Whenever possible, new applications should prefer usage of existing IPFIX Information Elements to the creation of new Information Elements. IPFIX already provides Information Elements for every common Layer 4 and Layer 3 packet header field in the IETF protocol suite, basic Layer 2 information, basic counters, timestamps and time ranges, and so on. When defining a new Information Element similar to an existing one, reviewers should ensure that the existing one is not applicable. Note that this guideline to maximize reuse does not imply that an Information Element that represents the same information from a packet as an existing Information Element should not be added to the IANA IE registry. For example, consider the ipClassOfService
Top   ToC   RFC7013 - Page 17
   (Element ID 5), ipDiffServCodePoint (Element ID 98), and ipPrecedence
   (Element ID 196) Information Elements.  These all represent subsets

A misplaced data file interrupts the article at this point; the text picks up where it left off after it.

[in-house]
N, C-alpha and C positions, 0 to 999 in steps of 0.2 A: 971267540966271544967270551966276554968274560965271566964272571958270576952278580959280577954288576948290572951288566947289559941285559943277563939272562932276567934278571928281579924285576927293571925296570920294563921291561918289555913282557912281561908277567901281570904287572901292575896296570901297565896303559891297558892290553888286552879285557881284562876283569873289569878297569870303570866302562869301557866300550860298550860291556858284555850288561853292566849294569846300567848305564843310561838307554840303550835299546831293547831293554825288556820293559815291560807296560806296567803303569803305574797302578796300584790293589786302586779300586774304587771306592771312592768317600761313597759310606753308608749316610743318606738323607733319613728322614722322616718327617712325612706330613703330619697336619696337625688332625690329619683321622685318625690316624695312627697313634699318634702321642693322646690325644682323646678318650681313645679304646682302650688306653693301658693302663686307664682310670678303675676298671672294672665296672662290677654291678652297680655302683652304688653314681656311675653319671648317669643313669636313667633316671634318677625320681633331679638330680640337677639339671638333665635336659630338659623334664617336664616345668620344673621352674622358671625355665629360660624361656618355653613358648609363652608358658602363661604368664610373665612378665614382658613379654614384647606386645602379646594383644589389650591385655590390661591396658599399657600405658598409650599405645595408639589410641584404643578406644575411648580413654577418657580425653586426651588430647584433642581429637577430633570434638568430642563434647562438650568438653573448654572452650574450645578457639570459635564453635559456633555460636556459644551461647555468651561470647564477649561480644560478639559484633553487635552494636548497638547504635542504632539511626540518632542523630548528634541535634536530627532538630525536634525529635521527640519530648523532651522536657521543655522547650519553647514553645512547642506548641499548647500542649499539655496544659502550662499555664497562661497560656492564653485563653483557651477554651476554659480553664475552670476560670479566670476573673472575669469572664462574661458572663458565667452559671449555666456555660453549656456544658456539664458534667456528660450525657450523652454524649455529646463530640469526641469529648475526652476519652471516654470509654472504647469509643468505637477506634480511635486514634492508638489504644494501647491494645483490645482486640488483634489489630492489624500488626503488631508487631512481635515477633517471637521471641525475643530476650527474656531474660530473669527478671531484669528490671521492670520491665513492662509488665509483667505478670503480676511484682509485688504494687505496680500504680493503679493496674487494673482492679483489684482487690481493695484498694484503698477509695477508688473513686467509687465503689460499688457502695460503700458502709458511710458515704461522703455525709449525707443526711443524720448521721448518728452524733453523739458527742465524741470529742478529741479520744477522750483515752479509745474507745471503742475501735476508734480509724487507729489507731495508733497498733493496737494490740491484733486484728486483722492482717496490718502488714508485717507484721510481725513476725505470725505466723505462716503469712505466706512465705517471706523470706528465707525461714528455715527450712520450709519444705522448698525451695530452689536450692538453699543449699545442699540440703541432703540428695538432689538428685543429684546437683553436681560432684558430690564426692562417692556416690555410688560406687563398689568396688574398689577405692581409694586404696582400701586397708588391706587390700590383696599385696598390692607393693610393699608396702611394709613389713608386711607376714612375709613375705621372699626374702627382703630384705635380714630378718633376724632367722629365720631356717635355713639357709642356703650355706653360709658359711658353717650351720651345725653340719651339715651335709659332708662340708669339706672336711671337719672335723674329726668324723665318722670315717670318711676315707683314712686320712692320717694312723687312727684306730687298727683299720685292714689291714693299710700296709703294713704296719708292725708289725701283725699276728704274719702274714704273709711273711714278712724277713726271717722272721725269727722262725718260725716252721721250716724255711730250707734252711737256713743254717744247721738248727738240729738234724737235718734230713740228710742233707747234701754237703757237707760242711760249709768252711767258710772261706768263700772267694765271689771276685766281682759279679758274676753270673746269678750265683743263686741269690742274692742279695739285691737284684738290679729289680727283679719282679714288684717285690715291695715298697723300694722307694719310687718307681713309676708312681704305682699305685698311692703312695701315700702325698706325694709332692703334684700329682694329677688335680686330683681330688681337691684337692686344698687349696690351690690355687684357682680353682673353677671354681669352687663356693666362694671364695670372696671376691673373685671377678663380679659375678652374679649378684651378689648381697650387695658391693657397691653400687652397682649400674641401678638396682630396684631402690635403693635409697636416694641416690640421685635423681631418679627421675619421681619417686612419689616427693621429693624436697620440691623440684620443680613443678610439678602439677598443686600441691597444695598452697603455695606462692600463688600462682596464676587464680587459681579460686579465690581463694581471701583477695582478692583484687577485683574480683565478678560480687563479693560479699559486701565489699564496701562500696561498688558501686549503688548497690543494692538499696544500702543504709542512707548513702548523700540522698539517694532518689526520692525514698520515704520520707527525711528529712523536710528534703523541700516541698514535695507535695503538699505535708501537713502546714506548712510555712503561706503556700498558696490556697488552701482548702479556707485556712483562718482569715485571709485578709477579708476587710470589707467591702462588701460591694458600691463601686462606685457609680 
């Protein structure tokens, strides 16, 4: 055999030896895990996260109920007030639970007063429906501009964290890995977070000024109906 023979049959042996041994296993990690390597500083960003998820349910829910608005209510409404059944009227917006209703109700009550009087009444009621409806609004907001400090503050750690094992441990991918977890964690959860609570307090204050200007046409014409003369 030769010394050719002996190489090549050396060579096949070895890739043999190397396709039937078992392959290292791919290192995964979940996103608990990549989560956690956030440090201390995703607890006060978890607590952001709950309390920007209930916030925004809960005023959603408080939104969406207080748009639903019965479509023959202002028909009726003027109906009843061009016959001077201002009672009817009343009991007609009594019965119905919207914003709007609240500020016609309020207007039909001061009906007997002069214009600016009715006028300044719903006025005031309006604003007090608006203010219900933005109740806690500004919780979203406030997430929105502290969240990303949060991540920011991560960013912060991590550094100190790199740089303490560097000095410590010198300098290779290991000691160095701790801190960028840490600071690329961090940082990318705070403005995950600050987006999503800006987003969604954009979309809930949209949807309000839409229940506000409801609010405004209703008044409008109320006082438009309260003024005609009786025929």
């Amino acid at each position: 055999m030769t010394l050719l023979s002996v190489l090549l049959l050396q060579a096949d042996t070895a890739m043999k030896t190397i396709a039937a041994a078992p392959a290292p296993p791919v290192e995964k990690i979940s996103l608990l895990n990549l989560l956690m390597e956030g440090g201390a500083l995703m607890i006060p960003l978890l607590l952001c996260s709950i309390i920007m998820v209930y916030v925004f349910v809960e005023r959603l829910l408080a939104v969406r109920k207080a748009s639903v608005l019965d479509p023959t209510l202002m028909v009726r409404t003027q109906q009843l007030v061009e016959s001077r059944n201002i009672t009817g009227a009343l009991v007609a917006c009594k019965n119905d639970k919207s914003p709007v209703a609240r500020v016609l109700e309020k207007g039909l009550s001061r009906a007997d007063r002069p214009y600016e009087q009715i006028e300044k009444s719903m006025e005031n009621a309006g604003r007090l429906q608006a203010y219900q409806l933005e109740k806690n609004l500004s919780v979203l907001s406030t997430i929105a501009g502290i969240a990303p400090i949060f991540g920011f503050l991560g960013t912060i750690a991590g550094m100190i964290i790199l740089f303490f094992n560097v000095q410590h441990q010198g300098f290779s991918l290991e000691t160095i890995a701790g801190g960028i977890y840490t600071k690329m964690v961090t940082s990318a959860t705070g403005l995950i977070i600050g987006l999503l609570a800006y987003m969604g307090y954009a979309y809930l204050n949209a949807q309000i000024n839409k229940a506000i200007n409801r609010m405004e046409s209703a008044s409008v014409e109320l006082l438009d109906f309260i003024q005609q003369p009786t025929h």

of the same field in an IP version 4 packet header, but different
   uses of these bits.  The representation in one or another of these
   Information Elements contains information in itself as to how the
   bits were interpreted by the Metering Process.

   On the other hand, simply changing the context in which an
   Information Element will be used is insufficient reason for the
   definition of a new Information Element.  For example, an extension
   of IPFIX to log detailed information about HTTP transactions
   alongside network-level information should not define
   httpClientAddress and httpServerAddress Information Elements,
   preferring instead the use of sourceIPv[46]Address and
   destinationIPv[46]Address.

   Applications dealing with bidirectional interactions should use
   Bidirectional Flow Support for IPFIX [RFC5103] to represent these
   interactions.

   Existing timestamp and time range Information Elements should be
   reused for any situation requiring simple time stamping of an event: